Picket Fences offers a refreshing look back at a family drama that has a happy family. The Brock family is a united family unit dealing with the social issues, bizarre crimes, and dramatic tension of their offbeat small town. Despite the lack of internet and cell phones, the series does have some pretty relevant subject matter that holds up .
The series won multiple Emmy Awards both for the series and for leads Skerritt, Baker, Finkel, Walston, and Leigh Taylor-Young. It also featured notable appearances by James Earl Jones and Marlee Matlin.
This series makes great binge watching material, and the first two seasons are available for free on Hulu.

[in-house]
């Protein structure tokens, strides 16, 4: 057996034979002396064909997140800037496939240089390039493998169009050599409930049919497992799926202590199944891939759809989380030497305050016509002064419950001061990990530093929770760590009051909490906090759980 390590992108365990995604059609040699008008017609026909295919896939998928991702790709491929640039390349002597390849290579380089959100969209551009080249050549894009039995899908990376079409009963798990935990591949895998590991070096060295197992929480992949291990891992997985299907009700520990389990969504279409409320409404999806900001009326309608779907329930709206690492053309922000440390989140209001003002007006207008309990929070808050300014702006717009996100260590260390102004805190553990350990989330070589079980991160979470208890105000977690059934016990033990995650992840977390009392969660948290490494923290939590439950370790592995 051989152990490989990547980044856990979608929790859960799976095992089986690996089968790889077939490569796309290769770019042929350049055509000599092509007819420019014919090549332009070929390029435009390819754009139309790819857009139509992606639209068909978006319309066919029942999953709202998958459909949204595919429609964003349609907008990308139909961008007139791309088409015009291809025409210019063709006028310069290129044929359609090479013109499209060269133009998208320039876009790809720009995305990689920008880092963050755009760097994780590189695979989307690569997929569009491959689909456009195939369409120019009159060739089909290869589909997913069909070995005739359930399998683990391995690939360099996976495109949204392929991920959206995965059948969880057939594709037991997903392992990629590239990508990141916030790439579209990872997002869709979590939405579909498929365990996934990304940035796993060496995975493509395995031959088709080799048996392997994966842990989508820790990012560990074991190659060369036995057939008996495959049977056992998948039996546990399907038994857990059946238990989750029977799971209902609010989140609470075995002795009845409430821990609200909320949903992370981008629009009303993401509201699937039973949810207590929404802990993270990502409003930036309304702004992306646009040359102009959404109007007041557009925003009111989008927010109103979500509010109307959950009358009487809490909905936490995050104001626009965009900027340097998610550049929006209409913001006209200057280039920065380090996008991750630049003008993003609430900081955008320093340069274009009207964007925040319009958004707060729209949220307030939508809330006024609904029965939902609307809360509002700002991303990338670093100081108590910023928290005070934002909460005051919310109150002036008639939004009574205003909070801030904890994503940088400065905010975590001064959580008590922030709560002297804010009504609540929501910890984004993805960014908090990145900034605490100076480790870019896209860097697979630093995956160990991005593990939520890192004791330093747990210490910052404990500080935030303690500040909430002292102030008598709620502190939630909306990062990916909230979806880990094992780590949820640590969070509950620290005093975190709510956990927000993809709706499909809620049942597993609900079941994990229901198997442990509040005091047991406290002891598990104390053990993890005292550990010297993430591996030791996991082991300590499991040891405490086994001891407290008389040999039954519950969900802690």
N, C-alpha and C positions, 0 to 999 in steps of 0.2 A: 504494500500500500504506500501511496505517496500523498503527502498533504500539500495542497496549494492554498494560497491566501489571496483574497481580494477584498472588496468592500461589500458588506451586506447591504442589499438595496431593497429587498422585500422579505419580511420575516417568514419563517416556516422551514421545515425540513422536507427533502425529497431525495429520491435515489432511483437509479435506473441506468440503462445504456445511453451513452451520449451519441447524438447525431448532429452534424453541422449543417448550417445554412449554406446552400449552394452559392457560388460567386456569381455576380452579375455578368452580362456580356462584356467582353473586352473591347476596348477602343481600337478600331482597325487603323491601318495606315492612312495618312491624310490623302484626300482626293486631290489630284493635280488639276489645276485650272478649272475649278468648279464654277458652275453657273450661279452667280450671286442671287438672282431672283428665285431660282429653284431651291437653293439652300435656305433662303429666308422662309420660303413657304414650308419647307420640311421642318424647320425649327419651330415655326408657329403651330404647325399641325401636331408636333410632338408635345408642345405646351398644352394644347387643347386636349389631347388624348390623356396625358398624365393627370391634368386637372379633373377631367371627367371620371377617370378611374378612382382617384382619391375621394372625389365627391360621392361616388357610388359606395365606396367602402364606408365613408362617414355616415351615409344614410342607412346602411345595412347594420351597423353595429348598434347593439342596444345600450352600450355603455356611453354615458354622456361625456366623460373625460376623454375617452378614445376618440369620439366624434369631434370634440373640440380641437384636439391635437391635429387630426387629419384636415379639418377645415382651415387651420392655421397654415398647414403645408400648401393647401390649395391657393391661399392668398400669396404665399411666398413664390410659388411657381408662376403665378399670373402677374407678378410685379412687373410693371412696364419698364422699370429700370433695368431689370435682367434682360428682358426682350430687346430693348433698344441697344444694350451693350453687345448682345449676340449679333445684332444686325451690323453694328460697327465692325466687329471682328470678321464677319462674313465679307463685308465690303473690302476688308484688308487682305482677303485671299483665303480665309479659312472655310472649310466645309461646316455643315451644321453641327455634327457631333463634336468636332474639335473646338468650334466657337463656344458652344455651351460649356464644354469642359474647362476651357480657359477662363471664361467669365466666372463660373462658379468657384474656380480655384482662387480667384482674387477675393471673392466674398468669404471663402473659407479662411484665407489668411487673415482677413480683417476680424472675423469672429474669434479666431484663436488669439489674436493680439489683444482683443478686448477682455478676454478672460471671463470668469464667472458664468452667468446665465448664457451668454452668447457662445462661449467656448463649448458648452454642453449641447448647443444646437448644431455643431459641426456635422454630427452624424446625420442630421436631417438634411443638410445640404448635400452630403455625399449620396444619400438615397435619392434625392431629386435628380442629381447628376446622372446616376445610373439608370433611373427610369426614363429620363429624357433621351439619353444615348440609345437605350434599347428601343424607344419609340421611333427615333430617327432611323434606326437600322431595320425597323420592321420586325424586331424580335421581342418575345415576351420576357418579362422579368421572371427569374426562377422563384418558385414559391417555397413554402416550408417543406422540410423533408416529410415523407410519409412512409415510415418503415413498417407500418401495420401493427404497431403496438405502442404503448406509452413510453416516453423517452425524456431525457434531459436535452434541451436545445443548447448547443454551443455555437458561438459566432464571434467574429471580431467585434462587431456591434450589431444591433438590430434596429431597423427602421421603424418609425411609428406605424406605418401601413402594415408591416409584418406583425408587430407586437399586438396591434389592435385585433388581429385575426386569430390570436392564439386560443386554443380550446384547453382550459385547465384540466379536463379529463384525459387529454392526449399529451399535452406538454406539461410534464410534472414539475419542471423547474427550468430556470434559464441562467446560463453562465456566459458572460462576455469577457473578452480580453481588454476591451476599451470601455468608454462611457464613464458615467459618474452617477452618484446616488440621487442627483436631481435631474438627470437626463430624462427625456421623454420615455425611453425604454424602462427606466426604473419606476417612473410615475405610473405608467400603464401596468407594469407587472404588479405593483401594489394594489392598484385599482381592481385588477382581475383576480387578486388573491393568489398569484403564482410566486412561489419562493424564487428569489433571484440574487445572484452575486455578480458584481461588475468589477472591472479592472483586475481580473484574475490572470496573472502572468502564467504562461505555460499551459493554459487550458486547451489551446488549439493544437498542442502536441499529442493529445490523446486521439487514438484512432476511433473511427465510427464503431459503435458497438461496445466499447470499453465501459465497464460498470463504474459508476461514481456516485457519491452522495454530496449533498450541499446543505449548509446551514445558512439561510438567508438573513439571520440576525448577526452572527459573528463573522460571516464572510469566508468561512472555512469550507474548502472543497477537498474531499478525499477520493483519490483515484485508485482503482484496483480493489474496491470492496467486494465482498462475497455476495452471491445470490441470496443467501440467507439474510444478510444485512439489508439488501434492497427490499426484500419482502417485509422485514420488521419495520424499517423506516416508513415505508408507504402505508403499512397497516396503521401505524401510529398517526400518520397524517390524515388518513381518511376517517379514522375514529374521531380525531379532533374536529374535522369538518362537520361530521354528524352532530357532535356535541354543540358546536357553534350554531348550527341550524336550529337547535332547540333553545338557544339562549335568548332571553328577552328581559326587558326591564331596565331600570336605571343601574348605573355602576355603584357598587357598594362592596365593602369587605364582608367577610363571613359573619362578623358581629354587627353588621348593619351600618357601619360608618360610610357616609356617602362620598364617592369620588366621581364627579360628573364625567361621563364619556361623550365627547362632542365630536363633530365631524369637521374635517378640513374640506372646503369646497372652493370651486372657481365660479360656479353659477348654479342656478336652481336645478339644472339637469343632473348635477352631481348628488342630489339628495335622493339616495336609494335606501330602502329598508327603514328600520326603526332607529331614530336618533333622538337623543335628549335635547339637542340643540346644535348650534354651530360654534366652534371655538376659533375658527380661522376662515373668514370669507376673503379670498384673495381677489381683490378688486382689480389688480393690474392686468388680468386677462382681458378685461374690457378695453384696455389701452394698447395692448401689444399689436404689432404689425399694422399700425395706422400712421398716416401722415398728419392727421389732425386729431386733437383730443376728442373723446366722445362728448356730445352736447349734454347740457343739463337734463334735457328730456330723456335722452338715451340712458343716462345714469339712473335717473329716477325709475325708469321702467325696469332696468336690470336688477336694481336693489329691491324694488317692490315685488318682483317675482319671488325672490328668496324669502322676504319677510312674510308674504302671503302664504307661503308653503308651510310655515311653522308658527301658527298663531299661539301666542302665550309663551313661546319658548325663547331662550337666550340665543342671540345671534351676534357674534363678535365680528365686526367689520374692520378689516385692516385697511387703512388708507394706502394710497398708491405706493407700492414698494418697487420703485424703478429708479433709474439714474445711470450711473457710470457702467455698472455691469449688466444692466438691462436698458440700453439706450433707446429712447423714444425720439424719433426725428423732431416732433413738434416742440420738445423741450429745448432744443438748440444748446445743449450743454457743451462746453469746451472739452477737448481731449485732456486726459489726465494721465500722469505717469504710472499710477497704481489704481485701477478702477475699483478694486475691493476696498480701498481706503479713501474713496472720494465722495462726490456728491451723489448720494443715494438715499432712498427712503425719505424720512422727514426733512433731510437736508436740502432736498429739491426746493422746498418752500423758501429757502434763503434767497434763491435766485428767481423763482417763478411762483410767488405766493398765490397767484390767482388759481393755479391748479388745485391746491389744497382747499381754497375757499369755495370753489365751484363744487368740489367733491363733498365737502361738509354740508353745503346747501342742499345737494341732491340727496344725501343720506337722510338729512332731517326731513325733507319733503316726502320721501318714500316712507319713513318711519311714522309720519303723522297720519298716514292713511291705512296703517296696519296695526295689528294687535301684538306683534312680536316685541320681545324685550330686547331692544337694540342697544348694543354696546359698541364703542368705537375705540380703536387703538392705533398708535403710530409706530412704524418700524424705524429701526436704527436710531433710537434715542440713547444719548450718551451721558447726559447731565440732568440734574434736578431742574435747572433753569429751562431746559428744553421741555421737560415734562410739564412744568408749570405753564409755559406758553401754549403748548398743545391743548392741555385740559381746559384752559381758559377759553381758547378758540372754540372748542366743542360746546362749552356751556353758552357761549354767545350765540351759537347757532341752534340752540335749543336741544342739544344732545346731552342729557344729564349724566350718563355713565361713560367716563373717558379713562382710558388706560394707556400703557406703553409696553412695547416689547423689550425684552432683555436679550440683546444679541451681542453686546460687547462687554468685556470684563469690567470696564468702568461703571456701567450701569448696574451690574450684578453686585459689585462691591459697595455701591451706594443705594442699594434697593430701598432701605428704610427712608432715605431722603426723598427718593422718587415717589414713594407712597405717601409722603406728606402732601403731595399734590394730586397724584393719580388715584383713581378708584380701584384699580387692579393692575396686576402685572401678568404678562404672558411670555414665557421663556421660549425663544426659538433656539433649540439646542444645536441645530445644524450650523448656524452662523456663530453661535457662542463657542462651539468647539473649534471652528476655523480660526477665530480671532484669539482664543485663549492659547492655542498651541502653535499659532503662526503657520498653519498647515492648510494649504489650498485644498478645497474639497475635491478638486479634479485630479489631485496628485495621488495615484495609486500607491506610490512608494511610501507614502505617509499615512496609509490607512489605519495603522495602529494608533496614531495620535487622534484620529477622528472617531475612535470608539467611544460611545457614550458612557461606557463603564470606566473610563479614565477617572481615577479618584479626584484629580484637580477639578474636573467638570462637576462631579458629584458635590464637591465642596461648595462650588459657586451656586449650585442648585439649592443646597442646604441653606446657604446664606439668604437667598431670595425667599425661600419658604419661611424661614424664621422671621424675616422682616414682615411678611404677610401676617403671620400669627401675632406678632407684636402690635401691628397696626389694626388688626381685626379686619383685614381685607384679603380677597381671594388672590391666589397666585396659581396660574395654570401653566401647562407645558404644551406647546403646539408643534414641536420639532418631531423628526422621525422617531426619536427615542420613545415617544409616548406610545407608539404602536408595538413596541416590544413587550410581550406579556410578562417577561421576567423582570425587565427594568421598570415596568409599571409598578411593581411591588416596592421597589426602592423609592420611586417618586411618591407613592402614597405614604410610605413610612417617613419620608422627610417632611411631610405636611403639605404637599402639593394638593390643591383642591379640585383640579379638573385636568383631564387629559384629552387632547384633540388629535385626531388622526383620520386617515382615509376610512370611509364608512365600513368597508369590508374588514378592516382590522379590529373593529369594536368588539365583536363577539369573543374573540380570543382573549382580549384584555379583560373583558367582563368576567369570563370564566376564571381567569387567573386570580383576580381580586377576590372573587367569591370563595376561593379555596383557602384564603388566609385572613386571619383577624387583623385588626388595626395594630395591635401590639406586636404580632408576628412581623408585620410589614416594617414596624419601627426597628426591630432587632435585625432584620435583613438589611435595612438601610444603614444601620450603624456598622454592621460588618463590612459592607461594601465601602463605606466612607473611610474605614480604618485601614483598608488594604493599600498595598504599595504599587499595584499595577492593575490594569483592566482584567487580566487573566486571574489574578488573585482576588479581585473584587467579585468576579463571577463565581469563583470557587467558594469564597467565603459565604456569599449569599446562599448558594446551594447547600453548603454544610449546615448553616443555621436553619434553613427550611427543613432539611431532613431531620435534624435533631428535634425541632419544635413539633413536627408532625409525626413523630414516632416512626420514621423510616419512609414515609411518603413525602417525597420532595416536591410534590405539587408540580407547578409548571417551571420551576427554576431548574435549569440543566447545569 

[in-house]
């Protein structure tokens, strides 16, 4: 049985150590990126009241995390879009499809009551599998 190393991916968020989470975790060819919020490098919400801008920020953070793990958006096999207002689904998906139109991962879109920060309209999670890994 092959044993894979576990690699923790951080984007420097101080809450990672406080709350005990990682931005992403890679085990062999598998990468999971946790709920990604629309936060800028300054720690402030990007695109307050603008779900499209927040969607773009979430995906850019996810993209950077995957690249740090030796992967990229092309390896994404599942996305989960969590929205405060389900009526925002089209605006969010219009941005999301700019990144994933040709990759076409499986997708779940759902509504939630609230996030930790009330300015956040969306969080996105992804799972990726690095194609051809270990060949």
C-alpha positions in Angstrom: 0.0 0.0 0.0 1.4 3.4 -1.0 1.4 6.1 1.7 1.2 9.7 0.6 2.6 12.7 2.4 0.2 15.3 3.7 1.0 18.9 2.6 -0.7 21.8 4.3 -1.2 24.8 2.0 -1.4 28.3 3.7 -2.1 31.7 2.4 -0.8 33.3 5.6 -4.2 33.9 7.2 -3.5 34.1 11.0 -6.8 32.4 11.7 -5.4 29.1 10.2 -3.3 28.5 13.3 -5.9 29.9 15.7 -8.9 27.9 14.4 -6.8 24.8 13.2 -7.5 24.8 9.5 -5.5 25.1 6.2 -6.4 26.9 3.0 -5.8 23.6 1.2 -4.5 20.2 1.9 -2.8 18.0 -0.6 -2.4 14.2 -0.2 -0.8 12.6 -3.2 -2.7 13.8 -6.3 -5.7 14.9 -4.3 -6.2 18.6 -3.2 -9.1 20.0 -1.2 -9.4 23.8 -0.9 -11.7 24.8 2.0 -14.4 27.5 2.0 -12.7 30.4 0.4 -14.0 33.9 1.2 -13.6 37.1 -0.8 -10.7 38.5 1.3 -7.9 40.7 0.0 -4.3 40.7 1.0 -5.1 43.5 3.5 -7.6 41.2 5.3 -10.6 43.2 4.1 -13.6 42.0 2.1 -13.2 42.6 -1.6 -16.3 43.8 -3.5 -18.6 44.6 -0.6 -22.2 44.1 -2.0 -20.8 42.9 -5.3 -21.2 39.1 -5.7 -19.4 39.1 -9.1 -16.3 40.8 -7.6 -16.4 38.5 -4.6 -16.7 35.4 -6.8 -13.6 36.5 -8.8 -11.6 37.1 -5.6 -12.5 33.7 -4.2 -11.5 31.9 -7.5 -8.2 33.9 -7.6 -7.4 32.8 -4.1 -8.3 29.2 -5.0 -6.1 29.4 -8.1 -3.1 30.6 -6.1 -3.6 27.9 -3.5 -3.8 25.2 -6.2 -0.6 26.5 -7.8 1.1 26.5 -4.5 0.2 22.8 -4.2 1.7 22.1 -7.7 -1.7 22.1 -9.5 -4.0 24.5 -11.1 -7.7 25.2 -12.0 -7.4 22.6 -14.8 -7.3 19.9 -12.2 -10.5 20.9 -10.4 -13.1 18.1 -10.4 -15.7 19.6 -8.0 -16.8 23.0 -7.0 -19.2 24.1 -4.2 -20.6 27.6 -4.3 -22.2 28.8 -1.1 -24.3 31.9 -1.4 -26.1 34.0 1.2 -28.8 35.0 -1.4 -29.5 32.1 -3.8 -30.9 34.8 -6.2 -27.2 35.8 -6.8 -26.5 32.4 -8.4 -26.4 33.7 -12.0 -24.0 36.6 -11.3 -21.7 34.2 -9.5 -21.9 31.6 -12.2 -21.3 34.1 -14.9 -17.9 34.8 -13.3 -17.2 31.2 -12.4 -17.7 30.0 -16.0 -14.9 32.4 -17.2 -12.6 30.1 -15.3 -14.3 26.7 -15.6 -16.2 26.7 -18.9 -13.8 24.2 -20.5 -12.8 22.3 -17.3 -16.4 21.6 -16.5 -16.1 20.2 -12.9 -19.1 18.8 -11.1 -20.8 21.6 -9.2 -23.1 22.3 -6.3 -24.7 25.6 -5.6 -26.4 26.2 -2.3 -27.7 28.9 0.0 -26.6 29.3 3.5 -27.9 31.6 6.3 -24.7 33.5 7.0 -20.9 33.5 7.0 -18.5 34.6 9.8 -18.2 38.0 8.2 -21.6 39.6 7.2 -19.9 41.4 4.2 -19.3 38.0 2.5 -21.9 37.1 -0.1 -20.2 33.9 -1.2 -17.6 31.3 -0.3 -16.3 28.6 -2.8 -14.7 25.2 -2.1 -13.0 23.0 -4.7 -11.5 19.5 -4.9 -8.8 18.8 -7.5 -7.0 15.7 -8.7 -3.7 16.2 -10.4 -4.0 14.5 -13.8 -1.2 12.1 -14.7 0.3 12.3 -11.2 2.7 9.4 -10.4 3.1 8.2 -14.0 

Widening the thematic scope without sacrificing too much of the claustrophobia that made the original 1979 Alien universally spooky Prometheus takes the trophy for this summer's most adult-oriented blockbuster entertainment. The movie will leave your mouth agape for its entire runtime first with its majestic exploration of an alien planet and conjectures on the origins of the human race second with its gross-out body horror that leaves no spilled gut to the imagination. Thin characters feel more like pawns in Scott's sci-fi prequel but stunning visuals shocking turns and grand questions more than make up for the shallow ensemble. "Epic" comes in many forms. Prometheus sports all of them.